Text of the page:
Introduction to CouchDB with .NET part 21: starting with security


In the previous post we looked at Mango operators related to arrays. With array operators such as $elemMatch, $in or $size we can write search terms related to elements in an array. Examples include searching for documents where an array field, such as “grades” includes at least one “A” or includes exactly two grades, not more or less. We’ve also seen how to dig deep into the object structure to query on elements that lie deep in the object graph, such as the price of a product of an order of a customer.

In this post we leave querying behind and start looking into some security aspects of CouchDB.

An important source that describes CouchDB security is this reference page. We’ll look at most of it in this series.

The Admin Party

A peculiar feature of CouchDB security is that by default all users are authorised to perform any action in the database: create databases, delete documents, perform replication, you name it. If your CouchDB Fauxton – or Futon for older versions – UI is available on an intranet page within your company then all users within the company intranet will have access to the database. All users are anonymous so there’s not even any useful logging that shows who did what in the database.

This is called an Admin Party in CouchDB. Click on the Admin Party link in the Fauxton UI:

Admin party link in Fauxton UI of CouchDB

This leads to a page where Server Administrators can be created. Server admins will have access to all databases, documents etc., i.e. everything we’ve done so far. Server administrators are not to be confused with DB administrators whose rights are typically constrained to one or more specific databases. We’ll look at DB admins later on as well.

The Create Admin page also shows some useful description around CouchDB security:

  • If end-users will be accessing this CouchDB, you must create an admin account to prevent accidental (or malicious) data loss.
  • Server admins can create and destroy databases, install and update _design documents, run the test suite, and edit all aspects of CouchDB configuration.
  • Non-admin users have read and write access to all databases, which are controlled by validation functions. CouchDB can be configured to block all access to anonymous users.

We’ll see the various user types and control mechanisms in CouchDB throughout the posts on security.

Let’s just first create a server administrator. Enter a username and password of your choice, such as “admin” and “passw0rd”. The admin user has been instantly logged in:

First admin user created and automatically logged in in Fauxton UI CouchDB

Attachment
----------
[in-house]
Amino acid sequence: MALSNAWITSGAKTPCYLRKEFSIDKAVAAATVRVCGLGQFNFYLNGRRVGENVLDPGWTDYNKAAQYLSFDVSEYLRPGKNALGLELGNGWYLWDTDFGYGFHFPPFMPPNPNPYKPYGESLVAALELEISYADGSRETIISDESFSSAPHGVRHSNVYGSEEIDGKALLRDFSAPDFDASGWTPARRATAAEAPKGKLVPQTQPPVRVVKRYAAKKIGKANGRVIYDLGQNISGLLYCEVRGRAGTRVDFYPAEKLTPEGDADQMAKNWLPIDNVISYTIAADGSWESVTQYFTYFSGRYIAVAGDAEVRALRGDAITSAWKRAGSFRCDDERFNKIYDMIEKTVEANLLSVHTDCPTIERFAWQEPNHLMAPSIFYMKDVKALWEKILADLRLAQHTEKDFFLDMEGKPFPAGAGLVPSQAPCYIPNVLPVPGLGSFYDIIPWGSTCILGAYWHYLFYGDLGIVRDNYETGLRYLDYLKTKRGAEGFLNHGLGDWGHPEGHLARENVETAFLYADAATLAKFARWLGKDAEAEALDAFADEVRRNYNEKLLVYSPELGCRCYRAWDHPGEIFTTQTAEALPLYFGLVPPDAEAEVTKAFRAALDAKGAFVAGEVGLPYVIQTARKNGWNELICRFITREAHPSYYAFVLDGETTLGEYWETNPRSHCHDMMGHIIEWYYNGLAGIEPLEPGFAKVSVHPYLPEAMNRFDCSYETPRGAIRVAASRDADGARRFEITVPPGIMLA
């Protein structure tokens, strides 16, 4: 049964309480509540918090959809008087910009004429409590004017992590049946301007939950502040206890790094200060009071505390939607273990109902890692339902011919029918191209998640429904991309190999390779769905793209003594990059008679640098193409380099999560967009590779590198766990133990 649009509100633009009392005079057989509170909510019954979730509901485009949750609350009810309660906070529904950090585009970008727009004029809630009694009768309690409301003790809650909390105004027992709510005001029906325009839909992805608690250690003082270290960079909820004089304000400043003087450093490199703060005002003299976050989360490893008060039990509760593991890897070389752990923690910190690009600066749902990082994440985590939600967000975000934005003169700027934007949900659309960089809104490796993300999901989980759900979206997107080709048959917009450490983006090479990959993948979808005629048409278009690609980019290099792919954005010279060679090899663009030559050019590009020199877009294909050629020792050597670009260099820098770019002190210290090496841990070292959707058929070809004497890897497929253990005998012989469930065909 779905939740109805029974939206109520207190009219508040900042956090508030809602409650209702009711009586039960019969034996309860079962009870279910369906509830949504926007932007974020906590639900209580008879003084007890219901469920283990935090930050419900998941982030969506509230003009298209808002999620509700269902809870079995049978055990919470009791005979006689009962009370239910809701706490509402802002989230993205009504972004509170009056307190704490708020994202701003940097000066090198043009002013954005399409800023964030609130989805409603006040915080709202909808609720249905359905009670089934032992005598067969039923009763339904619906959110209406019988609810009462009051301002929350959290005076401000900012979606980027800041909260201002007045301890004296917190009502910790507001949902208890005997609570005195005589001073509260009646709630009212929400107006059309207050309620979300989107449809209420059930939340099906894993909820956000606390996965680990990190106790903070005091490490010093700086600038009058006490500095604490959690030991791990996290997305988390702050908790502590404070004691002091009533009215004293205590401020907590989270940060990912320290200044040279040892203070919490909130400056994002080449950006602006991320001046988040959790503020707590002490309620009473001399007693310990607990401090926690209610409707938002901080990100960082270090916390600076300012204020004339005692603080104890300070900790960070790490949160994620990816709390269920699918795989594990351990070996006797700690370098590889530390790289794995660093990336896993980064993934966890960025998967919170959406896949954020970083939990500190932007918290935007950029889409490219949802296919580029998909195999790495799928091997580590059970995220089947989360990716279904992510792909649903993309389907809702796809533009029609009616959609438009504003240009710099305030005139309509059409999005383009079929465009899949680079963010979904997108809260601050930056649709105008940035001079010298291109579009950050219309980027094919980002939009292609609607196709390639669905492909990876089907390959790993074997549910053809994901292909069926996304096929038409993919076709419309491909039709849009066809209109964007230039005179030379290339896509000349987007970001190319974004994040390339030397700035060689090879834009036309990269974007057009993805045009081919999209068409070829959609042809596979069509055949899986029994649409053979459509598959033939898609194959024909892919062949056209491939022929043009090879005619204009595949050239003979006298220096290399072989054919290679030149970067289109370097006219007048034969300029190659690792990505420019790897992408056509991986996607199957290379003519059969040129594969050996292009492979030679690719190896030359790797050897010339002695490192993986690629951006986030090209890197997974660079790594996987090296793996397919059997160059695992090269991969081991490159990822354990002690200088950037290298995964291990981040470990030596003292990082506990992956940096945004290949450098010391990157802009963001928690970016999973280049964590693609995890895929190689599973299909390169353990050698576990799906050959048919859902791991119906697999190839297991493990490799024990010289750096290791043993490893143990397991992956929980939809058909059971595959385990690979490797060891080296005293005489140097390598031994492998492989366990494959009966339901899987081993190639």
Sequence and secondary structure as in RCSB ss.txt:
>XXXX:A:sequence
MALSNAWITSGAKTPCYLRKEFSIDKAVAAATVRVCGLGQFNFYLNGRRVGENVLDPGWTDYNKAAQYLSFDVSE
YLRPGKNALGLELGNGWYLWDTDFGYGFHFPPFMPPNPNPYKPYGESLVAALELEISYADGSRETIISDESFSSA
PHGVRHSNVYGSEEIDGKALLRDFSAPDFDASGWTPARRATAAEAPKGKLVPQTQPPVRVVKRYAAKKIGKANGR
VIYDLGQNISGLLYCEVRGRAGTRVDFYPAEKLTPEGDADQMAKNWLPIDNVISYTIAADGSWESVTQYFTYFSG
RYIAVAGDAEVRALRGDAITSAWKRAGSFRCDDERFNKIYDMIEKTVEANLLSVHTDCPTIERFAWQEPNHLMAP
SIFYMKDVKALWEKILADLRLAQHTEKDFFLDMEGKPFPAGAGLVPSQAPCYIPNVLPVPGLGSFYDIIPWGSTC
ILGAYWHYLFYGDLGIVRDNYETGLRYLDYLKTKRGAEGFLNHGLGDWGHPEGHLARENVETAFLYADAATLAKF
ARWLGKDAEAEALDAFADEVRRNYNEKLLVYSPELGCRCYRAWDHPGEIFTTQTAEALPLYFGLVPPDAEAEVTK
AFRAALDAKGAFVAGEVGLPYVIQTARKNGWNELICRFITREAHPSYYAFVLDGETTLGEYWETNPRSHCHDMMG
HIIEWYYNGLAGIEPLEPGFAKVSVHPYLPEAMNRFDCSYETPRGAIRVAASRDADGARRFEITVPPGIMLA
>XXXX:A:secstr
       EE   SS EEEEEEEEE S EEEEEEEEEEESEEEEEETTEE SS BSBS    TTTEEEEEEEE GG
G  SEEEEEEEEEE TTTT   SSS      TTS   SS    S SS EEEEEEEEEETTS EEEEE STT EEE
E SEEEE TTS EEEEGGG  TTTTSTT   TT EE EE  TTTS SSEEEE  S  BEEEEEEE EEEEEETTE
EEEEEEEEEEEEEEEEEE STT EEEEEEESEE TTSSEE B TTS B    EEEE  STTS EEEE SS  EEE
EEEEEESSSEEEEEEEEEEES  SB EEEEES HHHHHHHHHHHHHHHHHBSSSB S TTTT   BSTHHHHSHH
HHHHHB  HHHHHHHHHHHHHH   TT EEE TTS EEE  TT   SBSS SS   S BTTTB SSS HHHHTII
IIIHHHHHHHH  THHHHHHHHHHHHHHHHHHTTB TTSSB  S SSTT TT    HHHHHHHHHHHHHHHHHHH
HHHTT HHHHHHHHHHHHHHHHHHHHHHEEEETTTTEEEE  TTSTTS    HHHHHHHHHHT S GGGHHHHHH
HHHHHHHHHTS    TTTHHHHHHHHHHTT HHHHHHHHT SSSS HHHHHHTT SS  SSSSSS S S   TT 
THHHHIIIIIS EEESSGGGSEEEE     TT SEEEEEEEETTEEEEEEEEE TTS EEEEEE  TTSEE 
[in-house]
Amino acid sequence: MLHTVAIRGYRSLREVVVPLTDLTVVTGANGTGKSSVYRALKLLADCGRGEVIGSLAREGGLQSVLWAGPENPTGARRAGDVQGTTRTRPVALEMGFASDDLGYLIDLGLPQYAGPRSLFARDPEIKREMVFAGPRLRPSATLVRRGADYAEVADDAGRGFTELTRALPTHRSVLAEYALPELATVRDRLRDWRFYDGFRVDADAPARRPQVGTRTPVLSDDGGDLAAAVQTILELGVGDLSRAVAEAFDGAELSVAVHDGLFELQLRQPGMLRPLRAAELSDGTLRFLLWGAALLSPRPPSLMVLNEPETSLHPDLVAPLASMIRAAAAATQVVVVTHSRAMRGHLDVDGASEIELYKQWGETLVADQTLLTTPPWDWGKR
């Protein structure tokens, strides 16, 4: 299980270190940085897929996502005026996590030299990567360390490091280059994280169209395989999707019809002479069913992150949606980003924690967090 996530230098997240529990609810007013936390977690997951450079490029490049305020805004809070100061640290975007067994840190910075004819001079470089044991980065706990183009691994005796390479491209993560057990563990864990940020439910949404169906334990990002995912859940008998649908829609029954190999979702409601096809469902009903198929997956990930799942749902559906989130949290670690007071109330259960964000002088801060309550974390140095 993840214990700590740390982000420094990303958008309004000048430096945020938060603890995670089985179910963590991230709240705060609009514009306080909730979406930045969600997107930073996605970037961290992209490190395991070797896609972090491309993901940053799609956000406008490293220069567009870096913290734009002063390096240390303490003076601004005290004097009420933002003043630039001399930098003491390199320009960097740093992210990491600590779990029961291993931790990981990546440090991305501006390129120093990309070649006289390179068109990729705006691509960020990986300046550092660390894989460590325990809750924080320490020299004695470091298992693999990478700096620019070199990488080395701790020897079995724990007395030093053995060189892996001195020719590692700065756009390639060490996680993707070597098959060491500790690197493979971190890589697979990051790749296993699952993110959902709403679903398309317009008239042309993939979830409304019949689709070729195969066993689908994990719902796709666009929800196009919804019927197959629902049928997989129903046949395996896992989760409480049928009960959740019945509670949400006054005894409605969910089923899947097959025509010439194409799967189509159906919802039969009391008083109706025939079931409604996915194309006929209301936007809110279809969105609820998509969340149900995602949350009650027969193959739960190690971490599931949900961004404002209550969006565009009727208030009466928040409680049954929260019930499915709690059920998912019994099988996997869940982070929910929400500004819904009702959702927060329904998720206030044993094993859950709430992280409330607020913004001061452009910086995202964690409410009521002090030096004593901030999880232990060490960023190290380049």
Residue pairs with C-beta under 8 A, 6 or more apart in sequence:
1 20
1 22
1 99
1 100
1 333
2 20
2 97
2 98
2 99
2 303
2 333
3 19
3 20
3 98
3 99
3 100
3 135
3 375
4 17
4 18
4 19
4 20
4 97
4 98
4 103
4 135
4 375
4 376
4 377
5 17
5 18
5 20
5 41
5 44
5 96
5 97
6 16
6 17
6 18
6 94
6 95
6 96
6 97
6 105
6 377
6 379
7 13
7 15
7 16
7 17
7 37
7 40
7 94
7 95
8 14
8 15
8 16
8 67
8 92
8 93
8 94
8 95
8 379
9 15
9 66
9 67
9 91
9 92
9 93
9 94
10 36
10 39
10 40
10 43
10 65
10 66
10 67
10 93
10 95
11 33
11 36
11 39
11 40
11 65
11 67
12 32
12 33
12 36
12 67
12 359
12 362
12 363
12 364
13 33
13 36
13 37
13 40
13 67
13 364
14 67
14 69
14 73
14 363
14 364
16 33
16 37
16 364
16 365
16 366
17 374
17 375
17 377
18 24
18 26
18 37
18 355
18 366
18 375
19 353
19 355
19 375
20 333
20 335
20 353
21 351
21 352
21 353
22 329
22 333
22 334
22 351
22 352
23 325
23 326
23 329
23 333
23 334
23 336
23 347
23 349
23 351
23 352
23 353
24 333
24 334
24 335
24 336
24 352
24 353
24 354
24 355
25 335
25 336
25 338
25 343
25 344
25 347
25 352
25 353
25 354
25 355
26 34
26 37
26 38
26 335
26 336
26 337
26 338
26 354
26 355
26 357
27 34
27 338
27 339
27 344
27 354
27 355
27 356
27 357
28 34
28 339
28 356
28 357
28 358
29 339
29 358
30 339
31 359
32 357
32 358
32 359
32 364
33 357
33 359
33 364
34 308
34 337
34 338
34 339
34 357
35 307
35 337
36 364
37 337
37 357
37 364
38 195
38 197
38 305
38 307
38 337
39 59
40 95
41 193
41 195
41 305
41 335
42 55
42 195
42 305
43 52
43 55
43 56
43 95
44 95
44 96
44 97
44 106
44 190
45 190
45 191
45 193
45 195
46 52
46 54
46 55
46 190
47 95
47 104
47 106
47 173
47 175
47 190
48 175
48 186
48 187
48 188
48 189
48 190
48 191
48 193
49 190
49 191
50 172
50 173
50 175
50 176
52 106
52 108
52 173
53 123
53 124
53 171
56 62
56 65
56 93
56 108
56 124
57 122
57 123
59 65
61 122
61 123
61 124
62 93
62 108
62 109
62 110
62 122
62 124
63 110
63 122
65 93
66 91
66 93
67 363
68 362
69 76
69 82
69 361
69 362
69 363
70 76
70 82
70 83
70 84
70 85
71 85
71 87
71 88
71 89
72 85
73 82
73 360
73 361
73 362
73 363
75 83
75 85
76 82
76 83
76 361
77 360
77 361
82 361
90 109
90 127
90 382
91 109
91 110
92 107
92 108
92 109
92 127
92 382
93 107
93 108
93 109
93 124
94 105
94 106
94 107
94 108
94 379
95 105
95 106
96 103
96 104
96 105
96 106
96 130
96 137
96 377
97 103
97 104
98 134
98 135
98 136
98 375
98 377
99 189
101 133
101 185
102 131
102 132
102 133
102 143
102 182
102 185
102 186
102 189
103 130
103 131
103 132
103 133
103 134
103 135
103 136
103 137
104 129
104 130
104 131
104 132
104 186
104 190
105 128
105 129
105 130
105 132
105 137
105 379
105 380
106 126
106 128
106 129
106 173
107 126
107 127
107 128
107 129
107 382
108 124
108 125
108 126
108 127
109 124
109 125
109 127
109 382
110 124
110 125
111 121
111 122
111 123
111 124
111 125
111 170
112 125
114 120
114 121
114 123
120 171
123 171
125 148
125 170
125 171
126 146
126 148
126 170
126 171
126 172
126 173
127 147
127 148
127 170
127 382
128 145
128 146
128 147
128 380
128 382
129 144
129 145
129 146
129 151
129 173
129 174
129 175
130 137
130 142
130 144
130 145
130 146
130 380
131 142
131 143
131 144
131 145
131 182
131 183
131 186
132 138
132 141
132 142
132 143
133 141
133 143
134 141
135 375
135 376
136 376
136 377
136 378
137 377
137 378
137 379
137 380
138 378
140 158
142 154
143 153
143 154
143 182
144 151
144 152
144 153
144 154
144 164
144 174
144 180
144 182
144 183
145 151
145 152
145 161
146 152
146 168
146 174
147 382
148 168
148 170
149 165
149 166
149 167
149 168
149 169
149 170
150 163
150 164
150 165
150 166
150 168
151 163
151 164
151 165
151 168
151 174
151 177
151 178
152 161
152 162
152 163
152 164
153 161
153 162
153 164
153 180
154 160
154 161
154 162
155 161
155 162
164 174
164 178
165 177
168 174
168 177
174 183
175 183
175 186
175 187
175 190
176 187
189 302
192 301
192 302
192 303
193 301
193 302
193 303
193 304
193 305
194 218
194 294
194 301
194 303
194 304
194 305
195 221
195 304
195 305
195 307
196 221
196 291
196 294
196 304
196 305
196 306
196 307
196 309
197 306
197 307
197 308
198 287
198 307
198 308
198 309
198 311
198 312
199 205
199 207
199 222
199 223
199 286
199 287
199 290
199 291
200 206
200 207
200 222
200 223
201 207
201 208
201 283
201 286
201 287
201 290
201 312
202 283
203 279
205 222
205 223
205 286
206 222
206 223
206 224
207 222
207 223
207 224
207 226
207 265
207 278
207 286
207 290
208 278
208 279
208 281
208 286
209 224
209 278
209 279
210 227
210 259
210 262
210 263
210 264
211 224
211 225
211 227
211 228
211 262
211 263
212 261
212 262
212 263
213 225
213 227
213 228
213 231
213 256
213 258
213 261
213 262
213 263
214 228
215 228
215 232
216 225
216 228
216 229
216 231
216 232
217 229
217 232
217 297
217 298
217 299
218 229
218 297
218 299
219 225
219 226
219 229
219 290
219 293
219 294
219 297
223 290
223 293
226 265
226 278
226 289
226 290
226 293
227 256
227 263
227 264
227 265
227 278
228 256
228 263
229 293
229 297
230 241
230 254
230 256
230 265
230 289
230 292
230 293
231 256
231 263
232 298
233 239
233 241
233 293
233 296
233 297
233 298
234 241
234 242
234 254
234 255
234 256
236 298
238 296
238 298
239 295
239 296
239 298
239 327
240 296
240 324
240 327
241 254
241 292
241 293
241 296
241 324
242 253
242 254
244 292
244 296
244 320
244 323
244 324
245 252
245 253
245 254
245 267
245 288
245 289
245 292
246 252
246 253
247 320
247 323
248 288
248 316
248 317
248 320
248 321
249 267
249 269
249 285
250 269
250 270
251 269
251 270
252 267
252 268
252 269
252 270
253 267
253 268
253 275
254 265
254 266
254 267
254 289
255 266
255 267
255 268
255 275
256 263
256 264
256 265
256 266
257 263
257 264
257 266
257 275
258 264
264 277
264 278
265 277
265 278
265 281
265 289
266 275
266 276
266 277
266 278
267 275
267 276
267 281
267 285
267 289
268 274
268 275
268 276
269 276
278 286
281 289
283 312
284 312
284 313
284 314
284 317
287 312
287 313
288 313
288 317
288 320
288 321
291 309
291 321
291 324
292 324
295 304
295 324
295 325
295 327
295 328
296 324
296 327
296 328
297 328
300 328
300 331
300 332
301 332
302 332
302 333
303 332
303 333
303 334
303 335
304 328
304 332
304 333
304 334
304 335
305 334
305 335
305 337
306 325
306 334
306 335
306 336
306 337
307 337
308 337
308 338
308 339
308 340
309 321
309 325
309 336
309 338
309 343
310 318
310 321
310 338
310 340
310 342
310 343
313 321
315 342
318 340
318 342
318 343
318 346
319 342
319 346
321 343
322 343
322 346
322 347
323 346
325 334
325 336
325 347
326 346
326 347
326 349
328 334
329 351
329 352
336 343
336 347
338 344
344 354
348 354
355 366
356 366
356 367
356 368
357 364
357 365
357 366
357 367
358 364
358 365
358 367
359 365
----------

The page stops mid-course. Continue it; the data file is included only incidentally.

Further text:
We’re now logged in as a server administrator. We can always change our own password or create other server admins if we’re logged on as a server administrator:

Logged in as administrator in CouchDB Fauxton UI

Now log out from CouchDB using the Logout link highlighted above. You’ll then immediately be prompted to log on:

Login screen of CouchDB Fauxton UI

Try to perform any action on the screen without logging in, it should fail. You’ll either be redirected to the login page or notified with an angry red message like here:

Anonymous users not allowed to perform any action in Fauxton UI CouchDB

So where are these server admin users stored? We know that there’s a database called _users. Log back in as the admin user and click on the _users database to see what it contains. No luck there, it only has a validation design document that’s triggered when a new user is entered.

Server admins are instead stored in the local CouchDB configuration file. If you recall then there are two configuration files in the etc folder of the CouchDB installation root: default.ini and local.ini. The server admin user will be added to local.ini with its password hashed in the admins section. Here’s what the admin user I created above looks like in the file:

admin = -pbkdf2-4237bbdfa8bfb27723a059168078f02b2905aada,3b5b6b6b6d9a703e538a92245b239a0b,10

All “normal”, i.e. non-server-admin users will be added to the _users database. We’ll create one such user in the next section. Note that the _users database is a so-called system database and only server admins have access to system databases. System database names typically start with an underscore _. Normal, i.e. non-system databases are called user databases. We’ll see an important distinction between them soon.

Creating a new user

Database administrators will have extensive rights to a database. Only server admins can create new users and then they can be turned into database administrators or database members. We’ll see later on what a database member is.